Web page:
I am loving the new direction that Decay is taking with his writing this year, with the inclusion of an additional set of letters behind his familiar ‘DECAY’. In this piece on the famous curved wall, he has written the letters HTM, which I believe is a crew name, possibly his partnership with Rezwonk, which stands for Hold the Mustard (thank you Paul). I look forward to January when it comes to Decay, because he seems to reinvent himself, not too much, and then kicks off for the rest of the year with the new idea. This particular idea has a lot of mileage in it and I can’t wait to see more.
Of all the wonderful street art pieces that I write about on Natural Adventures, by far the most tricky are the ones linked to dates in the calendar, such as Christmas and Halloween. This is because I am pretty much always running with a backlog of posts and because I tend to write them in advance. This means that if I take pictures of a wonderful collaboration like this one by Decay and Rezwonk on Christmas Eve (which I did) it takes several days and sometimes weeks to process and write about them. What I am saying is that my system is not very flexible and I am not very agile in my approach. No matter, I get there in the end, and the artwork is no lessim pressive for the delay.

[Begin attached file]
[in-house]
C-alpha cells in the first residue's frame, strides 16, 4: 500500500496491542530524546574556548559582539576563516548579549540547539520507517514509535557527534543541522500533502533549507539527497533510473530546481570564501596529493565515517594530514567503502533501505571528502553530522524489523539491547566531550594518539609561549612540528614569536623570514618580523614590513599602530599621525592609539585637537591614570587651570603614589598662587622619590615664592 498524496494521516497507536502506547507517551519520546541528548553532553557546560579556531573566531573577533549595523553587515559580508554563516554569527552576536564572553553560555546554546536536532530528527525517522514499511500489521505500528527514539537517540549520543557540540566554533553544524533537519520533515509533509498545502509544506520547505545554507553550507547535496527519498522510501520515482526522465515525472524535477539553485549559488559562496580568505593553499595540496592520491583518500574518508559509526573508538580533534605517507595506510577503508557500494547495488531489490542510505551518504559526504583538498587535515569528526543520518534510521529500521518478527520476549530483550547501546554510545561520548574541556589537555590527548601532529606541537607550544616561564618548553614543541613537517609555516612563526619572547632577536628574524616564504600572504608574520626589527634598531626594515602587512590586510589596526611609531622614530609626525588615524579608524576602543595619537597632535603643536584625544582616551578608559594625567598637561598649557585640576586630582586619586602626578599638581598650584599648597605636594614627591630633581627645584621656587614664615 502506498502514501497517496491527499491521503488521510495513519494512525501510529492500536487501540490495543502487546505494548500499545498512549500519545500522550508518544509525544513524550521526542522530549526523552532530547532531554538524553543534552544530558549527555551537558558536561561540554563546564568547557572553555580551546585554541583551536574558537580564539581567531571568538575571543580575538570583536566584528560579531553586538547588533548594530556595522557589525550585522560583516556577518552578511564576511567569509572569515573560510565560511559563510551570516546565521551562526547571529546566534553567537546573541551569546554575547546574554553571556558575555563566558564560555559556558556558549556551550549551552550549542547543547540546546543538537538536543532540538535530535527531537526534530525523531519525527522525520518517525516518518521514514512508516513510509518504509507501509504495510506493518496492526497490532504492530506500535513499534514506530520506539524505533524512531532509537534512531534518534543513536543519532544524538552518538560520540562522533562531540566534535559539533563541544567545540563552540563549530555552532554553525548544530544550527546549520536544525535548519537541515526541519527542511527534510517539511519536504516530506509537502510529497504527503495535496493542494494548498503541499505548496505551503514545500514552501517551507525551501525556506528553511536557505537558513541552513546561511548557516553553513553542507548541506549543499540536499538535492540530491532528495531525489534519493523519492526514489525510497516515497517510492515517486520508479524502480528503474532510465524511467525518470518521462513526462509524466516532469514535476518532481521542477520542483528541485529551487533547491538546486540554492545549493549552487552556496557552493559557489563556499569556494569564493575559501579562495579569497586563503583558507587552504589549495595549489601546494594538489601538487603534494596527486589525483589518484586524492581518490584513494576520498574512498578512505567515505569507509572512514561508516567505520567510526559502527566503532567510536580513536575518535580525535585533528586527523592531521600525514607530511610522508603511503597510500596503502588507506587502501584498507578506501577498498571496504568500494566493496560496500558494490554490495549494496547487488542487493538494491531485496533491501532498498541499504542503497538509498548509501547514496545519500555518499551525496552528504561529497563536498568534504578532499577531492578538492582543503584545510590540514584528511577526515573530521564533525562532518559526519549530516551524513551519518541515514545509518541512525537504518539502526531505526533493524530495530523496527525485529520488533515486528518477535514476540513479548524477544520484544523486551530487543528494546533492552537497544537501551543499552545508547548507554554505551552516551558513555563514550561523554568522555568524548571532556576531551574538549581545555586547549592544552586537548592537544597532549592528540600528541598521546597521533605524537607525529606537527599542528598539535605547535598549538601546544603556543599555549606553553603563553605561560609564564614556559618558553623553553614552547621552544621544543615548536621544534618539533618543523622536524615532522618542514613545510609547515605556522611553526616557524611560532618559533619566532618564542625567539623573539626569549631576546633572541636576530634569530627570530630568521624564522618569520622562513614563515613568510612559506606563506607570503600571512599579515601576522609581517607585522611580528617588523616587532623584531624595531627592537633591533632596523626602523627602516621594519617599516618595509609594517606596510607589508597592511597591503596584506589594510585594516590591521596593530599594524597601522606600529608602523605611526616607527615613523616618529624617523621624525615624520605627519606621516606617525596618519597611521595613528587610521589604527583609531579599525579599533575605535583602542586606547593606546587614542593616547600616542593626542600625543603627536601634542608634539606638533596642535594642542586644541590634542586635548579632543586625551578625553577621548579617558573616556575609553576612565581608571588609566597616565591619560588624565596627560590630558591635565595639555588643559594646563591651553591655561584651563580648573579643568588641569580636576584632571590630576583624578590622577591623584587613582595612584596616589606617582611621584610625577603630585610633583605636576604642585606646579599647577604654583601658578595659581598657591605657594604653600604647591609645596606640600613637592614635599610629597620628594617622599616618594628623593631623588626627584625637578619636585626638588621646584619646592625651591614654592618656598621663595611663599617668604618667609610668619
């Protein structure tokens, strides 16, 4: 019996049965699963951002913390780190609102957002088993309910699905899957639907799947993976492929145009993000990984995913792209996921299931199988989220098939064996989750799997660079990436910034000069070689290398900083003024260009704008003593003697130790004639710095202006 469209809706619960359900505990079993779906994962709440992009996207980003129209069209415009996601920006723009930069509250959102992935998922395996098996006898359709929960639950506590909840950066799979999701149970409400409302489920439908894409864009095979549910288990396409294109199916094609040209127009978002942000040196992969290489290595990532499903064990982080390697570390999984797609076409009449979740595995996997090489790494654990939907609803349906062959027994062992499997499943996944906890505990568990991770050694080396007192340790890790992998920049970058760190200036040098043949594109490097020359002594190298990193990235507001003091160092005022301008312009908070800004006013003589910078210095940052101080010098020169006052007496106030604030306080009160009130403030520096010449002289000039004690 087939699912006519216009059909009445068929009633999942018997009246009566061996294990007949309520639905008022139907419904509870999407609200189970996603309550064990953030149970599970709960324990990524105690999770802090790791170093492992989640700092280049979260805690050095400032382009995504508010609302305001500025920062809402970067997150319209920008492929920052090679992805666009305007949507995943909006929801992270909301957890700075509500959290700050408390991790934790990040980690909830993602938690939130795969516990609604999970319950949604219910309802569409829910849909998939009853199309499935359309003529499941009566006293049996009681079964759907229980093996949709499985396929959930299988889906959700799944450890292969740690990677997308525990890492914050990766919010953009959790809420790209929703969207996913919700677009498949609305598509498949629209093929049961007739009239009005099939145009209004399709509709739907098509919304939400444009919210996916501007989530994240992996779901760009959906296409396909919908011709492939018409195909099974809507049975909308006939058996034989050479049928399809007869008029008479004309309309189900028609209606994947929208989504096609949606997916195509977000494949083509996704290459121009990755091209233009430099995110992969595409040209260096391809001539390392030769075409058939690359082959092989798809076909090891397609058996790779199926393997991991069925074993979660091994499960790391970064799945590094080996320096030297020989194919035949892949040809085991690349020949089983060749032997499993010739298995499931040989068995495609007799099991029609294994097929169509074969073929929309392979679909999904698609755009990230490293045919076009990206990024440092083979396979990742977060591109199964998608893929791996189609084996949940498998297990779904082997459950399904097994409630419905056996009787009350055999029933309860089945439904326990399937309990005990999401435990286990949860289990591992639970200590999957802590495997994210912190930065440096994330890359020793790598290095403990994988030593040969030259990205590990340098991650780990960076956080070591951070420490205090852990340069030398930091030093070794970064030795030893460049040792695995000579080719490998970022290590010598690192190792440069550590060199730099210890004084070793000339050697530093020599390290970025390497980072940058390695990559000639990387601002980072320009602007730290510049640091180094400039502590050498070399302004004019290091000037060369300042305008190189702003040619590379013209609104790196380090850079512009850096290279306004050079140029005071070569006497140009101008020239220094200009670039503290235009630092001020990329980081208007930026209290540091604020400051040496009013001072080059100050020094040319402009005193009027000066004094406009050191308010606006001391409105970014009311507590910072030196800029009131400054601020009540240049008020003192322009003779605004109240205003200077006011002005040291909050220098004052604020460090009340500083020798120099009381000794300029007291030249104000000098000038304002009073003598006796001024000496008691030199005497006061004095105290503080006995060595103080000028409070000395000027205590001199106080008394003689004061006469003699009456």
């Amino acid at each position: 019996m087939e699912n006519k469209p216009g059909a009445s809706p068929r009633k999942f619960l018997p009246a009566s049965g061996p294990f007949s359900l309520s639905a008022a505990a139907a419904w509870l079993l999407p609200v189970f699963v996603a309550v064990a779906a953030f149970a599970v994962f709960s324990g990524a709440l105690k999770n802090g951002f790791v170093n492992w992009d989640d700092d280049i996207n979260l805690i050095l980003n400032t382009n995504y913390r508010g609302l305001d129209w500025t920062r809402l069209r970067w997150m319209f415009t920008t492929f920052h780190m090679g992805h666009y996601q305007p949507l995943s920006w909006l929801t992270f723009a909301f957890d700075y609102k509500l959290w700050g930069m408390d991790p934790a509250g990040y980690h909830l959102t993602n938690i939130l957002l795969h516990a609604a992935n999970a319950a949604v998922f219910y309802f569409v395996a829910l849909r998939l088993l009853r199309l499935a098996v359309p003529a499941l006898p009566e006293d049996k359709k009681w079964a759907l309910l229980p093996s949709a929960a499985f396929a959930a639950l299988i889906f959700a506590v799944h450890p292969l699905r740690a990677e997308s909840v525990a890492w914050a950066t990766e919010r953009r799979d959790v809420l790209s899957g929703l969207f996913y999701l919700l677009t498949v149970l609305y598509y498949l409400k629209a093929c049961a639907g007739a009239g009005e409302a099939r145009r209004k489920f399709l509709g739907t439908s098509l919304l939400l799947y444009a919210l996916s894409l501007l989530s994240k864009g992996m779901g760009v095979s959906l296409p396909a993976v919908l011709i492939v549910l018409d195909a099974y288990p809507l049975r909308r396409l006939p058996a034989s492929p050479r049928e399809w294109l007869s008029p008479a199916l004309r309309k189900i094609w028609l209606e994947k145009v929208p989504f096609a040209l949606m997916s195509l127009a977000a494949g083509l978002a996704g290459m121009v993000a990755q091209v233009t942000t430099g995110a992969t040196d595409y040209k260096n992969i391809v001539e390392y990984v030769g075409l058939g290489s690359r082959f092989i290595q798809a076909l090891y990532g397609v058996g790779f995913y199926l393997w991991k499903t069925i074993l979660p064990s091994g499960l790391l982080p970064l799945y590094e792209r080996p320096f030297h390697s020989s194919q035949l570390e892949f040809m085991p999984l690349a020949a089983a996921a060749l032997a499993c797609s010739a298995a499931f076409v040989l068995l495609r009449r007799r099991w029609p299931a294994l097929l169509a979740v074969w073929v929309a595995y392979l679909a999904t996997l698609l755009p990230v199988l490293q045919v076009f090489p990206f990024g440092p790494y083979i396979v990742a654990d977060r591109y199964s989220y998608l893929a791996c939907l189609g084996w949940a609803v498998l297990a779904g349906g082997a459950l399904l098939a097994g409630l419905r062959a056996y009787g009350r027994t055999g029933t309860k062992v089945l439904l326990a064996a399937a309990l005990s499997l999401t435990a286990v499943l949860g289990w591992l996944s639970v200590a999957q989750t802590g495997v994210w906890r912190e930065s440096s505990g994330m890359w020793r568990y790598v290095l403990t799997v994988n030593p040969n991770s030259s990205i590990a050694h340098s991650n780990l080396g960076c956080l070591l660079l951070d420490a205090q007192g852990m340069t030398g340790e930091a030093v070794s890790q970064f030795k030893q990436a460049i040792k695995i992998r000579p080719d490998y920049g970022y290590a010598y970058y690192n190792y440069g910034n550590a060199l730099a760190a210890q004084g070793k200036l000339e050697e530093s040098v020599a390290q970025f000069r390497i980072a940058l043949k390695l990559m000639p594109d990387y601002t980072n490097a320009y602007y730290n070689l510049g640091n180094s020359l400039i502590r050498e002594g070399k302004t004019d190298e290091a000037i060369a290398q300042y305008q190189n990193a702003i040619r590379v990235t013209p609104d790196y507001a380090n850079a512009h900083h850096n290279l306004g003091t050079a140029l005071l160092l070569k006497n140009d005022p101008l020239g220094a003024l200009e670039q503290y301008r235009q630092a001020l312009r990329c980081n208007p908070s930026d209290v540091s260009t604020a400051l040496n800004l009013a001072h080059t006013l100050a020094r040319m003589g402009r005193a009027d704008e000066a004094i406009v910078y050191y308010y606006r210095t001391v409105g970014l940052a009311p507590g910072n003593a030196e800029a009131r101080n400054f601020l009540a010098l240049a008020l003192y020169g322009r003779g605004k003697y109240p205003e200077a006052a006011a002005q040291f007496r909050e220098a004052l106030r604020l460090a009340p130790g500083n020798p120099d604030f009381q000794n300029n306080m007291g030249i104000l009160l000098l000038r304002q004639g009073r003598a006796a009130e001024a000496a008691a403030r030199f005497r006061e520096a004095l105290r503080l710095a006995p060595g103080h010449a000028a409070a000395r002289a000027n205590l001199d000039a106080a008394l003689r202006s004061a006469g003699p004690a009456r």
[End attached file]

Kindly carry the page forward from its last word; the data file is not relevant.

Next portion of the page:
I couldn’t get a clean front-on shot of this piece at Turbo Island, because there were several homeless people sleeping just in front of it and I didn’t want to be insensitive to their privacy (not that you have any sleeping in the open air).
The collaboration itself is yet another from these two regulars who have painted together many times this year and seem to enjoy it – I think they paint together under the crew name HTM, but I don’t know what it stands for yet. The snowy scene is beautifully crafted by both artists, but it is the twinkling lights that top the piece off perfectly, and I love the socket and plug too, a great touch. A near perfect Christmas piece (I think it has already gone).